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The Catalan president, Pere Aragonès, has met with the president of the En Comú Podem (Comuns) parliamentary group, Jéssica Albiach, this Friday at the Palau de la Generalitat in Barcelona. The encounter, reported by El Periódico and confirmed by El, was the first meeting held by the president with the representative of another Catalan parliamentary party since last week's decision by Together for Catalonia (Junts) to walk away from the pro-independence coalition government left the Catalan Republican Left (ERC) on its own and forced Aragonès to reshuffle his executive.

During the meeting, Albiach took the opportunity to convey to the president her doubts about the stability of the new executive. Comuns sources have commented that they do not know what plan Aragonès has to survive the rest of the legislature or what alliances he seeks to establish, bearing in mind that the 33 ERC members of parliament are far from the 68 votes required for an absolute majority in the house. In addition, they have warned that they will not give a blank cheque to the government's proposals, but that each law, each decree and each motion will have to be negotiated separately. "Don't take anything for granted," said the sources. However, they regretted that the meeting did not yield many answers, as Aragonès did not resolve the alternative left party's doubts about the continuity of the government. "It was a courtesy meeting, from which we left not very differently to how we entered," they confirmed.

Round of meetings following calls

Aragonès already explained in an interview he gave yesterday on Catalan public television that he had maintained telephone contacts with the leaderships of Junts, the Comuns, the radical left pro-independence CUP and the Catalan Socialist Party (PSC), after the restructuring of the executive caused by the departure of the party led by Laura Borràs and Jordi Turull. This, however, was the first meeting he held and the intention, according to government sources, is to do the same with the other parties he has contacted. At the moment, however, the agendas are not closed.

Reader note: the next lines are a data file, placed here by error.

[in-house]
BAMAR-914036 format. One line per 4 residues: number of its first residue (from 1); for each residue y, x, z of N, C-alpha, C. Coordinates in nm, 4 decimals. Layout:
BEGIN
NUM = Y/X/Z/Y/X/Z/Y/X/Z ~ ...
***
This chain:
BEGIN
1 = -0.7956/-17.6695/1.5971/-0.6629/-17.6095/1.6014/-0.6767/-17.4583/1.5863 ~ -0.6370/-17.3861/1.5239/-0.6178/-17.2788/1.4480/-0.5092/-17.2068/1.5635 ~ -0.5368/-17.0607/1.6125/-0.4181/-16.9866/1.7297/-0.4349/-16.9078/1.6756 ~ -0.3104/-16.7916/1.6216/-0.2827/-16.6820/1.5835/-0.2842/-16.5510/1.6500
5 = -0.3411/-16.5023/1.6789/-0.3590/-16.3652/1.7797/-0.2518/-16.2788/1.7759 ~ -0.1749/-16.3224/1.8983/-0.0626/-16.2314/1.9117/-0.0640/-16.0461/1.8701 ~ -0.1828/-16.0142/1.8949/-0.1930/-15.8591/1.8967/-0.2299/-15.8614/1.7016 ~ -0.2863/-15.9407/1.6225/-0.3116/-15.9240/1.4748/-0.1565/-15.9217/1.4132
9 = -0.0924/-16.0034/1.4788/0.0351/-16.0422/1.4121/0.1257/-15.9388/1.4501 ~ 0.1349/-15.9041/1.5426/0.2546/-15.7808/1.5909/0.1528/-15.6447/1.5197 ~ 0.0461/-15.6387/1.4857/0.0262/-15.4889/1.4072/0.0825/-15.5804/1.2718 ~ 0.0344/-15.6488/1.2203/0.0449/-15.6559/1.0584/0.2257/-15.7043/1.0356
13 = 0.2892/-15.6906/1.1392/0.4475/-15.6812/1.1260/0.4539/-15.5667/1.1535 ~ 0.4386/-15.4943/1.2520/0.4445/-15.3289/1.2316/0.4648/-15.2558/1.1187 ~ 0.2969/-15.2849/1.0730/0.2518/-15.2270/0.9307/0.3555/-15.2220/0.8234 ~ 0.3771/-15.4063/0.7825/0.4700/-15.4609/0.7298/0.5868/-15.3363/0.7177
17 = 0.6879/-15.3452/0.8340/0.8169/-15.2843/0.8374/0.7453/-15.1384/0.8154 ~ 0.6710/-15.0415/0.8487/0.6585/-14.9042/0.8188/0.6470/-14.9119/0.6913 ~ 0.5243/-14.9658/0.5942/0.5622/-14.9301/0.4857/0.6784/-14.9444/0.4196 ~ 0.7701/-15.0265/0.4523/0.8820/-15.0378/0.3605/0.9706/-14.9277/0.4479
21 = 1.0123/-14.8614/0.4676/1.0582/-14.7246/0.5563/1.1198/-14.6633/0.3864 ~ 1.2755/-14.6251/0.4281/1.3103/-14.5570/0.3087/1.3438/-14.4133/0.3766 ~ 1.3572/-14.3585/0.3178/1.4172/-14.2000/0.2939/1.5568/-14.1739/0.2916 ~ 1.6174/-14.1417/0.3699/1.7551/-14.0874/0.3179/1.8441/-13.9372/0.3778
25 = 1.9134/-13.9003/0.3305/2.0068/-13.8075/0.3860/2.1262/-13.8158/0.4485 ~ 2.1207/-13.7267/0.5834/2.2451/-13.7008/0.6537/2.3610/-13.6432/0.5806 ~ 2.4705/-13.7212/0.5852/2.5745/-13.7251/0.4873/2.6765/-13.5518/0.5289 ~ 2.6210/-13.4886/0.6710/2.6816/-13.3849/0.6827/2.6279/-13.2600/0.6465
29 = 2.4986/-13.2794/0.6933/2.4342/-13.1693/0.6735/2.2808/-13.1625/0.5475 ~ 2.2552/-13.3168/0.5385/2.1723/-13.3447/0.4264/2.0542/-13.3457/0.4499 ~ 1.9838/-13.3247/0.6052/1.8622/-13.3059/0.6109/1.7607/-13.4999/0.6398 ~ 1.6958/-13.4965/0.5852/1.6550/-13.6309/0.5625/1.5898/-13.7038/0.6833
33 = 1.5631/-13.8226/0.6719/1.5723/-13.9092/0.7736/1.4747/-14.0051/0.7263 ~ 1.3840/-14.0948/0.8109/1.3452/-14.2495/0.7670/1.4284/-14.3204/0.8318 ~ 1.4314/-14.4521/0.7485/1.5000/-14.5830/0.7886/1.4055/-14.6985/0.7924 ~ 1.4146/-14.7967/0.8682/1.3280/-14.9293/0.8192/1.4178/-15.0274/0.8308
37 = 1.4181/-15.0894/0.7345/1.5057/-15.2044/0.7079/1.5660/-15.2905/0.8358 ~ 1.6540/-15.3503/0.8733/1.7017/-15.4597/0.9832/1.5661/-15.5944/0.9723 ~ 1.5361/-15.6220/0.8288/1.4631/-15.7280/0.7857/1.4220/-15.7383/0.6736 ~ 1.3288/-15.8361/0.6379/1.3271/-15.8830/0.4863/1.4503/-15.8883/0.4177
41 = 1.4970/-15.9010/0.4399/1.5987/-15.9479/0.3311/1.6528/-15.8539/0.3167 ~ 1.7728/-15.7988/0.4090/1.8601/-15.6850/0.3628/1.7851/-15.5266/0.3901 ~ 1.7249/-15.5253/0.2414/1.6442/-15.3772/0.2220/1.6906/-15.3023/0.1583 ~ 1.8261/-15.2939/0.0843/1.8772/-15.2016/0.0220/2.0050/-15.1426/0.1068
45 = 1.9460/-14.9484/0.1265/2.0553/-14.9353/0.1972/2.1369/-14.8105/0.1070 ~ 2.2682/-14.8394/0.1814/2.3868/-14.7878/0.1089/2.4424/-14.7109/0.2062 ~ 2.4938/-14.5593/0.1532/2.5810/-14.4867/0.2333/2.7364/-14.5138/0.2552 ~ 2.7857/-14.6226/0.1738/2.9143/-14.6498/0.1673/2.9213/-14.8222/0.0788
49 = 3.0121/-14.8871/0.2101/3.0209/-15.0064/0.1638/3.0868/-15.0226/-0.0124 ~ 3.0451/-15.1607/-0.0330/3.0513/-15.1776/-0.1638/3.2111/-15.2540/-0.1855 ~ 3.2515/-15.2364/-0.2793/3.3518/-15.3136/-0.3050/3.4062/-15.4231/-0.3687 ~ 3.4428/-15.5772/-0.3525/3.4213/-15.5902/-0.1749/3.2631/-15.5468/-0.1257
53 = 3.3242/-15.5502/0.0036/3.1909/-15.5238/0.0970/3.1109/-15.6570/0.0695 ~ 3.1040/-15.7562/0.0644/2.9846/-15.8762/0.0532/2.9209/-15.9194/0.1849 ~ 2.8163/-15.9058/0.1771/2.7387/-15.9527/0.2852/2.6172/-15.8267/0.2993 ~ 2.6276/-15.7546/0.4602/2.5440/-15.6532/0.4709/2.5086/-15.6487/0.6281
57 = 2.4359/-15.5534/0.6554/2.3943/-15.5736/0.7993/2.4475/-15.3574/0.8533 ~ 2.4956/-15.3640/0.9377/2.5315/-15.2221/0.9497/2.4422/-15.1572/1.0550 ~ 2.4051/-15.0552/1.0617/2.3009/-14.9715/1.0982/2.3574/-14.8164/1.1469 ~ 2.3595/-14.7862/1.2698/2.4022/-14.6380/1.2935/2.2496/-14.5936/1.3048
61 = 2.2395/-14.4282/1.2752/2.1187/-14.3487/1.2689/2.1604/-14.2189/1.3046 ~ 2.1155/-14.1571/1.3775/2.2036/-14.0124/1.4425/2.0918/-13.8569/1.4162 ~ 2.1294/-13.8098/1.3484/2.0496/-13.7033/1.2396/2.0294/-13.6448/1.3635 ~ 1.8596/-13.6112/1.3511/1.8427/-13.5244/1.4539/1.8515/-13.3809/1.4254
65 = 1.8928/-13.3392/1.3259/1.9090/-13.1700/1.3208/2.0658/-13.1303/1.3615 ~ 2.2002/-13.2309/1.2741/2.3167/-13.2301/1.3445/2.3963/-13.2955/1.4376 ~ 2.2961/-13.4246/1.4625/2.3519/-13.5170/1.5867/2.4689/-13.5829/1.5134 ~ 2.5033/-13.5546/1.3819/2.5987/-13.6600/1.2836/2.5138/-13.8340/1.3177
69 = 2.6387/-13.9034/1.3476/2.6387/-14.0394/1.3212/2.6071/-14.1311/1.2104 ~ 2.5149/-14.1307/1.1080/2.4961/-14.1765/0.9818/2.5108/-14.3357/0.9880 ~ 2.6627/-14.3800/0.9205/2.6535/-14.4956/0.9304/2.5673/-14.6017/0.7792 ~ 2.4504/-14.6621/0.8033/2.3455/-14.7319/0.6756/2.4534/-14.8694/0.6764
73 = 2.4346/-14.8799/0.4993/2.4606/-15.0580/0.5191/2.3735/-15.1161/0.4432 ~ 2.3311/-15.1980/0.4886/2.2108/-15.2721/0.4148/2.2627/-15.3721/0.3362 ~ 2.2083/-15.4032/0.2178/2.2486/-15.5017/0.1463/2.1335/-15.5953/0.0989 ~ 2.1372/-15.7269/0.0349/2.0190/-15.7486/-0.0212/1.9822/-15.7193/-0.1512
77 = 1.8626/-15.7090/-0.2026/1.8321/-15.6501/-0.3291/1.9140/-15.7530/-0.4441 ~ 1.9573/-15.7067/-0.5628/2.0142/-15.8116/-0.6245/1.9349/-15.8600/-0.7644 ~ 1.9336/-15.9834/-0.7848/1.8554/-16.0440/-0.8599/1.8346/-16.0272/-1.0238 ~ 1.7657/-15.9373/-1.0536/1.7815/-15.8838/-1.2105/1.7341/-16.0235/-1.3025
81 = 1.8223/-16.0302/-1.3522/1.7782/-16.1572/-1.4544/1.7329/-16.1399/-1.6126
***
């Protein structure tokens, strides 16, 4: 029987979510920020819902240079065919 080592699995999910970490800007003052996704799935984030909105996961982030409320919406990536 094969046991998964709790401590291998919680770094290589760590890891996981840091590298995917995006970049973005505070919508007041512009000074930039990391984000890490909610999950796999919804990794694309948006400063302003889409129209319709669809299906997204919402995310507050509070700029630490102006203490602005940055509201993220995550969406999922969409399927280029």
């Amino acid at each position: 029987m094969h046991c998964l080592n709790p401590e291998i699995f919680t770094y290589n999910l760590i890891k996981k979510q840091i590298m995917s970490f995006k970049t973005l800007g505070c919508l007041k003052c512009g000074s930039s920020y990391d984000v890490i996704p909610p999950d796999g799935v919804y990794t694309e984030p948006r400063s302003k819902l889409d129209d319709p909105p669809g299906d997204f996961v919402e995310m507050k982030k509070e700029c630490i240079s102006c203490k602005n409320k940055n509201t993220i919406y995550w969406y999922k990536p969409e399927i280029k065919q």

"They will be private conversations to talk about the current political and economic situation, along the lines of other previous meetings, and not to address a single specific issue", specify sources from the Palau de la Generalitat, who add that the meeting between Aragonès and the leader of the Comuns lasted for less than an hour.

Albiach, who has in recent days backed the need to build a progressive majority of left-wing forces in the Catalan Parliament, had stated bluntly the government was born "dead" after learning of Aragonés's decision to govern alone. However, in public statements she reiterated the need for negotiation to approve the 2023 Catalan budget and avoid having to simply extend the current year's accounts. In this regard, she warned that she would not give a blank cheque to the executive to approve the annual finances.

For his part, the president has repeated since the formation of the new government that his priority is to get the budget passed with the support of the groups that have so far supported the government, that is, Junts, the Comuns and the CUP. Despite not ruling out the possibility of reaching agreements with the PSC, he has underlined his desire to govern for the "consensuses of 80%" in Catalonia - that is, those who support a referendum to decide Catalonia's political future, as well as an end to the repression of the independence movement.

PSC: there is no repression in Catalonia 

In fact, this Friday, the spokesperson for the Catalan Socialists, Alicia Romero, asserted that her party does not see repression in Catalonia. That was how she responded after president Pere Aragonès had argued yesterday that, beyond a possible budget negotiation, he wanted to reach "agreements on other matters such as in the anti-repressive area" with the PSC. The party's leader, Salvador Illa, has already warned Aragonès that he will not accept "lessons" in this field, and today's stand by Romero hammered the same point further. "We do not see that there is repression in Catalonia, it is a country in which rights and freedoms are respected", she said, adding that at present "the most important things are the problems of families and companies. When we have met with unions and employers, no one has told us about the repression", she said.